Argentina's grain exports flow
Argentina's trade surplus bounced back in May as income from exports of the country's bumper crops began to flow in.
The trade surplus in May totaled $1.34 billion, down from $1.38 billion a year earlier, but up from $1.15 billion in April, the national statistics agency Indec reported Wednesday.
May's imports grew to $7.09 billion, compared to $6.04 billion a year earlier. Exports swelled to $8.43 billion, up from $7.42 billion.
While the country posted a positive trade balance in May, a sharp jump in fuel imports has trimmed the surplus considerably so far this year.
During the first five months of the year, the trade surplus reached $3.80 billion, down from $5.74 billion during the same period in 2012.
During the same period, oil and gas imports swelled nearly 30% on the year to $4.56 billion. That was offset by a 20% jump in farm exports, which totaled $9.26 billion.
Near record crops this season in Argentina, a leading global soybean and corn exporter, have helped to maintain a positive trade balance despite the spiraling fuel imports.
However, Argentina has struggled in the face of surging demand and declining oil and gas production at home after companies shied away from investment to increase output due to price controls over the past decade.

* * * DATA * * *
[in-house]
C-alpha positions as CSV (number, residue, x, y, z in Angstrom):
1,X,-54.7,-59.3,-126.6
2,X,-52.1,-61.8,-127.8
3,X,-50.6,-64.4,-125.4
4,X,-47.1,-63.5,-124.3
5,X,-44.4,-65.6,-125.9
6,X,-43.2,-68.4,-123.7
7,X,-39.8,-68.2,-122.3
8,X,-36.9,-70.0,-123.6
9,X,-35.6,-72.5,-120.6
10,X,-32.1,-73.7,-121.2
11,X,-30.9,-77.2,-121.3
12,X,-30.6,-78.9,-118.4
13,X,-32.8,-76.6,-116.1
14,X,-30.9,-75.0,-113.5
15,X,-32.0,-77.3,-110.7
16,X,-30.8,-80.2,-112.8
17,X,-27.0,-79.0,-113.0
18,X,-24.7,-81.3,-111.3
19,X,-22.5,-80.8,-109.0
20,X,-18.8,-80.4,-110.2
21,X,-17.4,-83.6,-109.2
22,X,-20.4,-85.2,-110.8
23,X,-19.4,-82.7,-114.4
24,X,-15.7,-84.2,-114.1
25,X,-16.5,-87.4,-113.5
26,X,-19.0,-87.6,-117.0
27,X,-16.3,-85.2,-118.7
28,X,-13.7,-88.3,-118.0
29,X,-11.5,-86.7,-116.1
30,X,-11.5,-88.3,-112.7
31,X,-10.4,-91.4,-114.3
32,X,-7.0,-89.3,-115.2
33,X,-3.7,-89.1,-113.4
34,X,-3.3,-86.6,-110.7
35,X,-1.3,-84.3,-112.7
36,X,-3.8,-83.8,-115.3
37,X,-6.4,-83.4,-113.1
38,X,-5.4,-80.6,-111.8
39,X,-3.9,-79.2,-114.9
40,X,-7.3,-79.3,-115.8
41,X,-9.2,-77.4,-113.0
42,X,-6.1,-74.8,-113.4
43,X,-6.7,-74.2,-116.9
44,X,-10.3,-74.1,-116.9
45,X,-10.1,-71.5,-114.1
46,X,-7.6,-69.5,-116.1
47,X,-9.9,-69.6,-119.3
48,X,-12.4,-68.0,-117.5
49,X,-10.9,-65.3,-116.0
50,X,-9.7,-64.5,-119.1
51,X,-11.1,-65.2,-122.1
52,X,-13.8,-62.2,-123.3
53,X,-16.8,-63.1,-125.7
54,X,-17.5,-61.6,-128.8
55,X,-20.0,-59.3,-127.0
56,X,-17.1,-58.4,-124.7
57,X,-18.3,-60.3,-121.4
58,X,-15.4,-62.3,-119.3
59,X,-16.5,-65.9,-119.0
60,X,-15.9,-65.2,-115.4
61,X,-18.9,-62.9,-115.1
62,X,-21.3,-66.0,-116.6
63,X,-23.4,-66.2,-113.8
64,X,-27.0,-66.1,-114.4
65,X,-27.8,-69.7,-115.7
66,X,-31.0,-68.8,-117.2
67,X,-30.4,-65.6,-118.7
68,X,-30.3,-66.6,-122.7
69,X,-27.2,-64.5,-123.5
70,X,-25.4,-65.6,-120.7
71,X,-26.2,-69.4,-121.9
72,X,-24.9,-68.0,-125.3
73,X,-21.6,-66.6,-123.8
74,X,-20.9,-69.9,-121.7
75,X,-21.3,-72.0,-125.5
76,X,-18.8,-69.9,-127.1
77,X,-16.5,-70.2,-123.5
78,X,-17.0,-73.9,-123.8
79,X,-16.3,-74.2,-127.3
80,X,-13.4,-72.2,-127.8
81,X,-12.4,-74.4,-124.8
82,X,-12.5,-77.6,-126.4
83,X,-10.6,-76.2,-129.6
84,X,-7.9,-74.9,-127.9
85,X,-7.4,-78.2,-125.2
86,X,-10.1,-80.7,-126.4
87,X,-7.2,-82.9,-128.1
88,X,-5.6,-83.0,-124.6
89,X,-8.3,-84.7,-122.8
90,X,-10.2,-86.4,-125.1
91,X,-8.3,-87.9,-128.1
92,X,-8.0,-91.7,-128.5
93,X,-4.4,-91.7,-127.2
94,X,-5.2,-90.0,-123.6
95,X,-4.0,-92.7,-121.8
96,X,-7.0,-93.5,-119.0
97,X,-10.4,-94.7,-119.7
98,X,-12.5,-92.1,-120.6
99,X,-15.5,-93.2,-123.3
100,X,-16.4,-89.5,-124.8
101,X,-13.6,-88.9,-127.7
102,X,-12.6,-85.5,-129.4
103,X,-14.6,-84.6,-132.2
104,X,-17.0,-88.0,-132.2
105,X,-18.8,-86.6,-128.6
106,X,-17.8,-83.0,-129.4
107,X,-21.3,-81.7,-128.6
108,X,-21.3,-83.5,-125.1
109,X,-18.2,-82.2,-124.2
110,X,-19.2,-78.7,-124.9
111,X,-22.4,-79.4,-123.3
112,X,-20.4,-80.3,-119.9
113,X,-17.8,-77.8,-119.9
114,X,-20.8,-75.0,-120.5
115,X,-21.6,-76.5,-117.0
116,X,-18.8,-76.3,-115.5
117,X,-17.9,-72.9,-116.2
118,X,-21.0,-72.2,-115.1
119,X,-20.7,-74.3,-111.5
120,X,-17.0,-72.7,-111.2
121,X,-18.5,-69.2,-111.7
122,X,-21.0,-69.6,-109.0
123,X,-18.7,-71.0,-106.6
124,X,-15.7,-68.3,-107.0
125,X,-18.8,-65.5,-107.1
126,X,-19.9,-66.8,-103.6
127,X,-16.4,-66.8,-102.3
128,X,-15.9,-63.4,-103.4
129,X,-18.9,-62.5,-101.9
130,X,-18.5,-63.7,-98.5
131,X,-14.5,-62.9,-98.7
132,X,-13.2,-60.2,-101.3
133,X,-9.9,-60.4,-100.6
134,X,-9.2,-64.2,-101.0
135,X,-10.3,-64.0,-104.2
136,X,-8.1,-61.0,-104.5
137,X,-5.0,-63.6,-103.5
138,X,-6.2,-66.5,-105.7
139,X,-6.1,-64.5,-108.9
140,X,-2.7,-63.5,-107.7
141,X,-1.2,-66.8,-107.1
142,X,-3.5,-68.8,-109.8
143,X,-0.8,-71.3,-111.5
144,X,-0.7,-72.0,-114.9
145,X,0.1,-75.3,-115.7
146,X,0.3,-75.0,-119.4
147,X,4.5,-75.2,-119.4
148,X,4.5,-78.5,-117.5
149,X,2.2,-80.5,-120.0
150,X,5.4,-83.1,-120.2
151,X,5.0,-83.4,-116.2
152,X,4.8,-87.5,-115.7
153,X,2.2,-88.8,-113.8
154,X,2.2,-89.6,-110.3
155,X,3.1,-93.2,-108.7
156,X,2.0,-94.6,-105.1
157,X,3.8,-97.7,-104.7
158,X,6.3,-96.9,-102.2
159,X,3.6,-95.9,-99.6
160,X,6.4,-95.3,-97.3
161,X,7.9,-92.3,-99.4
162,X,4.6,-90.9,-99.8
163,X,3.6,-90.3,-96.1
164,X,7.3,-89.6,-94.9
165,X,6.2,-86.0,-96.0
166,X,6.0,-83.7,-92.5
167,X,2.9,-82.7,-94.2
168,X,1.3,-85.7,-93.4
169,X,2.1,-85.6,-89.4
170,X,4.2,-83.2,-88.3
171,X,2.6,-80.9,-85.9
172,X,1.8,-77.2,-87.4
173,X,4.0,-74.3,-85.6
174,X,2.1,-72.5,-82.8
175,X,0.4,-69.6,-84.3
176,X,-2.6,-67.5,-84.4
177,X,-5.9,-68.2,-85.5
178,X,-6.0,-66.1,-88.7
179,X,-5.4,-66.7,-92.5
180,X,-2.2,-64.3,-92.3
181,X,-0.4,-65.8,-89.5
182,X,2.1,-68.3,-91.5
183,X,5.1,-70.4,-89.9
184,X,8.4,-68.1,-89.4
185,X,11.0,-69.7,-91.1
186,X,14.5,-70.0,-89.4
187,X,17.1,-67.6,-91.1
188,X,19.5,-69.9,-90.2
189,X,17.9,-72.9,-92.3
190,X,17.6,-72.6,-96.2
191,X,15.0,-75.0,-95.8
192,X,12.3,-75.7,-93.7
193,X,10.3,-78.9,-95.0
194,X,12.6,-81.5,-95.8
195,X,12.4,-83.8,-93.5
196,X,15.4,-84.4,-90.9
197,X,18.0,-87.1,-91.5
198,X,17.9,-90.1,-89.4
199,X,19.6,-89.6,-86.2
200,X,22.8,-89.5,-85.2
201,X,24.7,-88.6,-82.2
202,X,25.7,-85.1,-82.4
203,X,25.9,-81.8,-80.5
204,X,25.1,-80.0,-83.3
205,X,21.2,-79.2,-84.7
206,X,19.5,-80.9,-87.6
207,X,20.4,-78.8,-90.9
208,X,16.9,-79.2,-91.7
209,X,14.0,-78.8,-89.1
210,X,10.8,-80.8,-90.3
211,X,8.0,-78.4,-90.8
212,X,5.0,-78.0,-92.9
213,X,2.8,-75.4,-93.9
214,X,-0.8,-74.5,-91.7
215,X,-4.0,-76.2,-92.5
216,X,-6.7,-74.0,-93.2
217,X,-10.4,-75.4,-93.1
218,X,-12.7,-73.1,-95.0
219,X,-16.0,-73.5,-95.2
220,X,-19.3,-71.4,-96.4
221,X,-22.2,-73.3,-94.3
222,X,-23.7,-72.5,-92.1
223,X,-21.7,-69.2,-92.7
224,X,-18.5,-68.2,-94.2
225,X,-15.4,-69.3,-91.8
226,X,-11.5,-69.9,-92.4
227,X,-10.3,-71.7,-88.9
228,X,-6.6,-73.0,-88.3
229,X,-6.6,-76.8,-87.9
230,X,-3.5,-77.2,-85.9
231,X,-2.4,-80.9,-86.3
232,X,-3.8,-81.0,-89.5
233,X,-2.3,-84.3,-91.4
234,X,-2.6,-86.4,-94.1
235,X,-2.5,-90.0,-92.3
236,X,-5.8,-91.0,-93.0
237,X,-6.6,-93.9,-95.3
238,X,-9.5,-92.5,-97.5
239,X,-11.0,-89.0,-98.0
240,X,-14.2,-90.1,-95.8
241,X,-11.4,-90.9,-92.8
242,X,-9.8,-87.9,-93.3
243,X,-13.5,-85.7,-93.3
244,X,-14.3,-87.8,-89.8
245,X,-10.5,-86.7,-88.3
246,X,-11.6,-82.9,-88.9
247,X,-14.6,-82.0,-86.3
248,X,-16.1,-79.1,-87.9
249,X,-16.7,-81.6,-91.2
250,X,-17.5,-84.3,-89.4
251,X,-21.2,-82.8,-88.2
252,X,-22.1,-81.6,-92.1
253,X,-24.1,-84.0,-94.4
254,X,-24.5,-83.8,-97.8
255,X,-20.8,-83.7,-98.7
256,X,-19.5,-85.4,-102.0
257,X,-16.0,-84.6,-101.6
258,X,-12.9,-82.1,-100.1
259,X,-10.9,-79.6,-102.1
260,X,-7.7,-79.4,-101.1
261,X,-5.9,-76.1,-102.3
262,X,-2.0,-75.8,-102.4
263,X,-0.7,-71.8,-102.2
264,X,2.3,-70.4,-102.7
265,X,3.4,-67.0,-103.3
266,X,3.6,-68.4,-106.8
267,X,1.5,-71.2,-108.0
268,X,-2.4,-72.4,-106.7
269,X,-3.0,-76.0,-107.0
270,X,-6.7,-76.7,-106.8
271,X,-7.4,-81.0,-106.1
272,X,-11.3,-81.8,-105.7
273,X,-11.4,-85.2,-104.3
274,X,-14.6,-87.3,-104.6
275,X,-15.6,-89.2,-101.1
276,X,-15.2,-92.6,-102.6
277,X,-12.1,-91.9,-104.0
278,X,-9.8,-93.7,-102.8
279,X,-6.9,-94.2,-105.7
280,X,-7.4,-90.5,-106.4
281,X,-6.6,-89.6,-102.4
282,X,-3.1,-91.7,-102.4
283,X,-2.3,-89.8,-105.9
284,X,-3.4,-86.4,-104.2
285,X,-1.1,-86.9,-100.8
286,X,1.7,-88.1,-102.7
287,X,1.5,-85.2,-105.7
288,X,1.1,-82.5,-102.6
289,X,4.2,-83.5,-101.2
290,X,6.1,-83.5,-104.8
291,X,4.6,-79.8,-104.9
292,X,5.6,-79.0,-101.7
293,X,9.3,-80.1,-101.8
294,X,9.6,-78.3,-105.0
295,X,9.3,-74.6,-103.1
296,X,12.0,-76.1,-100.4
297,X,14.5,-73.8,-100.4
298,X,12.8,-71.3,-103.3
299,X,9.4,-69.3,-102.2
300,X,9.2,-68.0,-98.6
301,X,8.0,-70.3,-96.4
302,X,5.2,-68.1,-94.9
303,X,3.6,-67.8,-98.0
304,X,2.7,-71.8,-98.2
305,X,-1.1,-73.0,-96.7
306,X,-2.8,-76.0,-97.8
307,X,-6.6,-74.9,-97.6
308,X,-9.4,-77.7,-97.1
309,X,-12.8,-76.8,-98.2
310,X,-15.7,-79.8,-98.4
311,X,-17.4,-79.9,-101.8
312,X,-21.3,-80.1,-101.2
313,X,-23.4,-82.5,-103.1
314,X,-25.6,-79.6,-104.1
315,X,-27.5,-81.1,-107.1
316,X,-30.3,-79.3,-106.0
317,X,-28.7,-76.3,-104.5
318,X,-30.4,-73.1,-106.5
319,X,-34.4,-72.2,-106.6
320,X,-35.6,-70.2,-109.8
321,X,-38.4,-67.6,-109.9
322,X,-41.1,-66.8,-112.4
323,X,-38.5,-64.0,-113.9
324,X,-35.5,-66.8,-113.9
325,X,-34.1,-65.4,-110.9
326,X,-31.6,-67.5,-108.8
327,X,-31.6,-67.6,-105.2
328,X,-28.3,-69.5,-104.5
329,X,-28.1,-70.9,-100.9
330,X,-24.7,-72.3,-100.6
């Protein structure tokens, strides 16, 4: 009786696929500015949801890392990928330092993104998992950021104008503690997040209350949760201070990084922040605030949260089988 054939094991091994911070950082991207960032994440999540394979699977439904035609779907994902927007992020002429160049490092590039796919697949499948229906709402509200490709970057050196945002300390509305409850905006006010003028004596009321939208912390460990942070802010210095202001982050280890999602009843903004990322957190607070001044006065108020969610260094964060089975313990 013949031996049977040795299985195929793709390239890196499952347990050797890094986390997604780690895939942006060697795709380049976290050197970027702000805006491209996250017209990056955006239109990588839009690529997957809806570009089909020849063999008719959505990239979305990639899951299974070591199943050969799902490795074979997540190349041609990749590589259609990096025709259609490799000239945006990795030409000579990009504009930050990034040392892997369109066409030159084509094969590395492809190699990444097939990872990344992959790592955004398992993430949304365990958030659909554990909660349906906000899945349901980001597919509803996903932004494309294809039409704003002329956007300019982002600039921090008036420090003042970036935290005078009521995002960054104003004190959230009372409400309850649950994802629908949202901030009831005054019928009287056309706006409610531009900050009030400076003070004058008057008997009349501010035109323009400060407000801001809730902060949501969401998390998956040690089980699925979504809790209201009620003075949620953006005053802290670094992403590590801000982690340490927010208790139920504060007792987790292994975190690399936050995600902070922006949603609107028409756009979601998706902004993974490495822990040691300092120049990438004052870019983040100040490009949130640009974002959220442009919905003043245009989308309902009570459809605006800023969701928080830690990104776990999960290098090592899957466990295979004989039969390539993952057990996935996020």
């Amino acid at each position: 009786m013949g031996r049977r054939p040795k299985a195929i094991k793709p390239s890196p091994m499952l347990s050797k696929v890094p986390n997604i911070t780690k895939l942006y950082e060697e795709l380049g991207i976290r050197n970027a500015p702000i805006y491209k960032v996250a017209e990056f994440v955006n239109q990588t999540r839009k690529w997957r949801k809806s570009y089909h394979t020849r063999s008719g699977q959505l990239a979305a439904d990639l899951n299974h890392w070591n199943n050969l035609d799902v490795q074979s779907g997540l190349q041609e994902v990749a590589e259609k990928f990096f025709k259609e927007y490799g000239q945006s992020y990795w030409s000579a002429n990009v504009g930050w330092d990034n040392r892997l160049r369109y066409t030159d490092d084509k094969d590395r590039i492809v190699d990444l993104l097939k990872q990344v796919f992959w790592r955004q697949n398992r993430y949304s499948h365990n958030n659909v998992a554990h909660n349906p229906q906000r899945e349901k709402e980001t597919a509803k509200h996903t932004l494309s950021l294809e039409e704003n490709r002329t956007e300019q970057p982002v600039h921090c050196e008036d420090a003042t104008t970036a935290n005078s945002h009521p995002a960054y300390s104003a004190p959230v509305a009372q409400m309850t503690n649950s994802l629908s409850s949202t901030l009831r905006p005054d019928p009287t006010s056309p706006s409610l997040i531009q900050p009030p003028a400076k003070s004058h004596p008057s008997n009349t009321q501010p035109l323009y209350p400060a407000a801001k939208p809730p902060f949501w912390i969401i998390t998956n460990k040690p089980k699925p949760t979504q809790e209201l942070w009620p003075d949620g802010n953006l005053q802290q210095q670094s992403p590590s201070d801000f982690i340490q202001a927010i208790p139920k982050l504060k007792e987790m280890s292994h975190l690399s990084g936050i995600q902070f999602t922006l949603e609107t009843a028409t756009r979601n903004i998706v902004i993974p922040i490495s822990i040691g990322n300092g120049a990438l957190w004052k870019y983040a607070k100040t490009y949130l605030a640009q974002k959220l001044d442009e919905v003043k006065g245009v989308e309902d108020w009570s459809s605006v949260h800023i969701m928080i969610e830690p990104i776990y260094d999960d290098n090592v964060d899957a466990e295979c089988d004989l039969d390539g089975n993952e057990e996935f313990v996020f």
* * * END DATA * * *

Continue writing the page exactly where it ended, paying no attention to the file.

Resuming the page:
President Cristina Kirchner used the production shortfall last year to justify seizing a controlling stake in Argentina's No. 1 oil and gas producer YPF SA (YPF, YPFD.BA) from Spain's Repsol SA (REPYY, REP.MC) and has tasked the company with reversing years of declining production that turned Argentina into a net energy importer.
The heavy fuel bill will make it a challenge for the government to meet its target of a $13.3 billion surplus outlined in the 2013 budget.
The trade surplus is the biggest contributor to Argentina's international reserves given low levels of foreign investment and offshore borrowing by the government and local companies.
The government has also imposed draconian barriers to stem the flow of imports. Those barriers have been steadily stepped up since late 2011 to help domestic industry and to trim the import bill.
Argentina's trade partners have complained bitterly about the protectionism.
The U.S., European Union, Japan and other countries have filed complaints at the World Trade Organization against Argentina's trade policies.
In a tit-for-tat response, Argentina has filed WTO complaints against the U.S. for barriers to beef and lemon imports from Argentina and against the EU for barriers to Argentine biodiesel imports.
--Alberto Messer contributed to this article.
Write to Shane Romig at firstname.lastname@example.org
(END) Dow Jones Newswires
June 19, 2013 16:08 ET (20:08 GMT)